Treatment and Recovery
Treatment and recovery for ligament injuries usually depend on the severity of the problem and its location. Grade I tears normally heal within a few weeks. The individual will then regain maximal ligament strength after six weeks or so, once the collagen muscles have fully matured. If you have a Grade I ligament injury, you should rest and avoid painful activity as much as possible. Apart from enough rest, applying ice to the affected area will also provide some pain relief. Ice will also minimize inflammation while minimizing the amount of blood flowing to the injured area. When applying ice to the affected area, you should not apply it directly to the skin, as you might end up with ice burns. Instead, you should wrap in a paper towel and then apply. Ice should be applied to the affected area for 15 to 20 minutes and not longer than that. Compression therapy is also commonly used to treat grade I ligament injuries. Compression therapy involves wrapping the affected area using a bandage, which helps to ease pain and inflammation. Physiotherapy can also help to speed up the recovery process, using a combination of exercise, massage and electrical modalities. It’s always advisable to consult a physician before you attempt any of the above home therapies.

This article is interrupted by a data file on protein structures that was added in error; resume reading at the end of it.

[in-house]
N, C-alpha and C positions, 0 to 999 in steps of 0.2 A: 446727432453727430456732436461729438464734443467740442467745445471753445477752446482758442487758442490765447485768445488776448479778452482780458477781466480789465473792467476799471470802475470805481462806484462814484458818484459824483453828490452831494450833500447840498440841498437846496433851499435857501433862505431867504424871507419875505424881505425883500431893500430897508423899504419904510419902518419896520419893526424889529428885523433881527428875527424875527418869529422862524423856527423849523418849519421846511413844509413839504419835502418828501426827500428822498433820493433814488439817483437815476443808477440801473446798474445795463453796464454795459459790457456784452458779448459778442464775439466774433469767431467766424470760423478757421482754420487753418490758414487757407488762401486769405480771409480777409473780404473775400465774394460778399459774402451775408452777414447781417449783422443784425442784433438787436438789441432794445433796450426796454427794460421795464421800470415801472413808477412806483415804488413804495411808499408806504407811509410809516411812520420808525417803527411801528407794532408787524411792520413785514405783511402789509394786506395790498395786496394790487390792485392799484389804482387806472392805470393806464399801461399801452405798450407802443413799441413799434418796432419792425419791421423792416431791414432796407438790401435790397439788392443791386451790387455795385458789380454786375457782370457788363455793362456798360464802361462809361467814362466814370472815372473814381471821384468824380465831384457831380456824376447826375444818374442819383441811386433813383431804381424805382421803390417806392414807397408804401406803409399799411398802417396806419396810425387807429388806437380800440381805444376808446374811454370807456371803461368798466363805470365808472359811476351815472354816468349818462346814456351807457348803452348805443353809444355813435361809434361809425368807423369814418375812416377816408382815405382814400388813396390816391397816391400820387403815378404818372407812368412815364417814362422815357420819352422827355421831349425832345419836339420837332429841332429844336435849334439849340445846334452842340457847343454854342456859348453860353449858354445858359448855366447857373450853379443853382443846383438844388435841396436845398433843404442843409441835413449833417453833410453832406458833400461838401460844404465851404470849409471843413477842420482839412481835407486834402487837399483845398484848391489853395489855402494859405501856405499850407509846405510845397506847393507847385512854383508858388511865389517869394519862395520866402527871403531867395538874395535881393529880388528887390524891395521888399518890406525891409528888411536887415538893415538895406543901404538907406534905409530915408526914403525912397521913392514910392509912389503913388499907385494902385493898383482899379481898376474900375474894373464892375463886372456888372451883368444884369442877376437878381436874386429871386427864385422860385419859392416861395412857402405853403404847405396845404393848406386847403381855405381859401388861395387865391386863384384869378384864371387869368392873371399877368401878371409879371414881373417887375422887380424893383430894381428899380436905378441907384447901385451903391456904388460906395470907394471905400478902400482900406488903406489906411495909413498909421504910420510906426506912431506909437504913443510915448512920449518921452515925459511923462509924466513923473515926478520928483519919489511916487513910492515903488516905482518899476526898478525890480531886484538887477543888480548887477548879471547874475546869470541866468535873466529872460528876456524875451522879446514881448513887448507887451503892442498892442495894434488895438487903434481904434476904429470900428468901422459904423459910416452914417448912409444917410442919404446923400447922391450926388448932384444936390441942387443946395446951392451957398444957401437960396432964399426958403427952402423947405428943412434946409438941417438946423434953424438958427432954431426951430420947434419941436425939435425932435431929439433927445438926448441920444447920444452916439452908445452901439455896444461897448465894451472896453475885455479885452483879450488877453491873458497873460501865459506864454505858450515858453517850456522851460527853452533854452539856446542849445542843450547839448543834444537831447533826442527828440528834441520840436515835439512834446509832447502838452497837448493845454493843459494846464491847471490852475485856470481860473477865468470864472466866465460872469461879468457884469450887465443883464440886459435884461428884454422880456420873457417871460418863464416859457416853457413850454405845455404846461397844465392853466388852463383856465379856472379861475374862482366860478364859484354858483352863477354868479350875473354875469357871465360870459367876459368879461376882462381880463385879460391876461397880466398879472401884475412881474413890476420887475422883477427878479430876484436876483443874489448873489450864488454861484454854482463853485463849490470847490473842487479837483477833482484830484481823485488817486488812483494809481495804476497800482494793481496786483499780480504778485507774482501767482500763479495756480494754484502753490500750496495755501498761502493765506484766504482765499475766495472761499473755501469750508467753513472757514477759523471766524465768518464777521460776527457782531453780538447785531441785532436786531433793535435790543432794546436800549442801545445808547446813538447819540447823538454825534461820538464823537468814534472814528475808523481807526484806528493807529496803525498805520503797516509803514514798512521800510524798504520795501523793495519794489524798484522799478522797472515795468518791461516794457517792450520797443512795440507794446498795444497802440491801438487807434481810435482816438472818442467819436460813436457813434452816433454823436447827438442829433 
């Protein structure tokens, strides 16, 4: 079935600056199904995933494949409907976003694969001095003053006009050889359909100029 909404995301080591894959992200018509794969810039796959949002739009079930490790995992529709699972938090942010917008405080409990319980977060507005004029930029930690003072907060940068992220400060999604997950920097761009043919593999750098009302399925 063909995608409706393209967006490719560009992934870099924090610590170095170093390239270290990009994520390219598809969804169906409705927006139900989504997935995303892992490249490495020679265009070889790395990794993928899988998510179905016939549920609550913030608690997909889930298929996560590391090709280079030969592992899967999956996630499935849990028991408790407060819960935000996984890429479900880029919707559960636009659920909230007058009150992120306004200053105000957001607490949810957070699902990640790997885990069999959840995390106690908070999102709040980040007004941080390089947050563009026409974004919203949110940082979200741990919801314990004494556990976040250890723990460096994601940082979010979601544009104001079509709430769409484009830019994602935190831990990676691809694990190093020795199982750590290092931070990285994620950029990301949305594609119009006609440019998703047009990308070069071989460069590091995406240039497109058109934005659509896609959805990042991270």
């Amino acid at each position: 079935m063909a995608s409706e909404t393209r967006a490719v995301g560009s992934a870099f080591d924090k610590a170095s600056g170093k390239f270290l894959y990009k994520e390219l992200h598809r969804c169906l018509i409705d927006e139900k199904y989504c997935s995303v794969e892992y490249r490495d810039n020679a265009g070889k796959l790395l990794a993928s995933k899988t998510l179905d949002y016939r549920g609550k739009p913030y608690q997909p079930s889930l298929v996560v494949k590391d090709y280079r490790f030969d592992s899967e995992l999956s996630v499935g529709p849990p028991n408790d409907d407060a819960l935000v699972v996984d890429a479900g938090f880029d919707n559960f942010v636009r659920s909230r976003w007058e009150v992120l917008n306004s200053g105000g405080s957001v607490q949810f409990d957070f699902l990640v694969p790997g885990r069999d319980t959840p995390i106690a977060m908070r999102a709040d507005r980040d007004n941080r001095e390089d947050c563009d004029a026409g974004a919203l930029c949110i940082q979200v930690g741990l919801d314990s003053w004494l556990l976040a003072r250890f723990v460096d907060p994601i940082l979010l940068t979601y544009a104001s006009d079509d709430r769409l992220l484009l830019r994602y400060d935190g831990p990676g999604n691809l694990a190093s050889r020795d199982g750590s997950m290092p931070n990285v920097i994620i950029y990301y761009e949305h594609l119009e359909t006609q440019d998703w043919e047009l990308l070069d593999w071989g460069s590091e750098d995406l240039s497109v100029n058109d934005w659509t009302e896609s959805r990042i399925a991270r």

Grade II sprains tend to be more painful and serious than a grade I sprain. If you have been diagnosed with a grade II ligament injury, then load protection will be needed, especially during the early healing and recovery phase. If you are suffering from anterior cruciate ligament (ACL), heel ligament injuries or plantar fasciitis, then your physician might recommend a weight-bearing brace. On the other hand, if it’s a spinal ligament injury, then your doctor might recommend supportive taping. These support mechanisms will help to alleviate pain and preventing stretching during the healing and recovery period. Your physician or physiotherapist will help you to choose the best support mechanism. Once the affected joint is stable, you can go back to normal activity. This should take approximately 6 to 12 weeks, based on the sports activity that you want to resume and the extent of the injury. However, you should always consult your physician before you resume any heavy physical activity.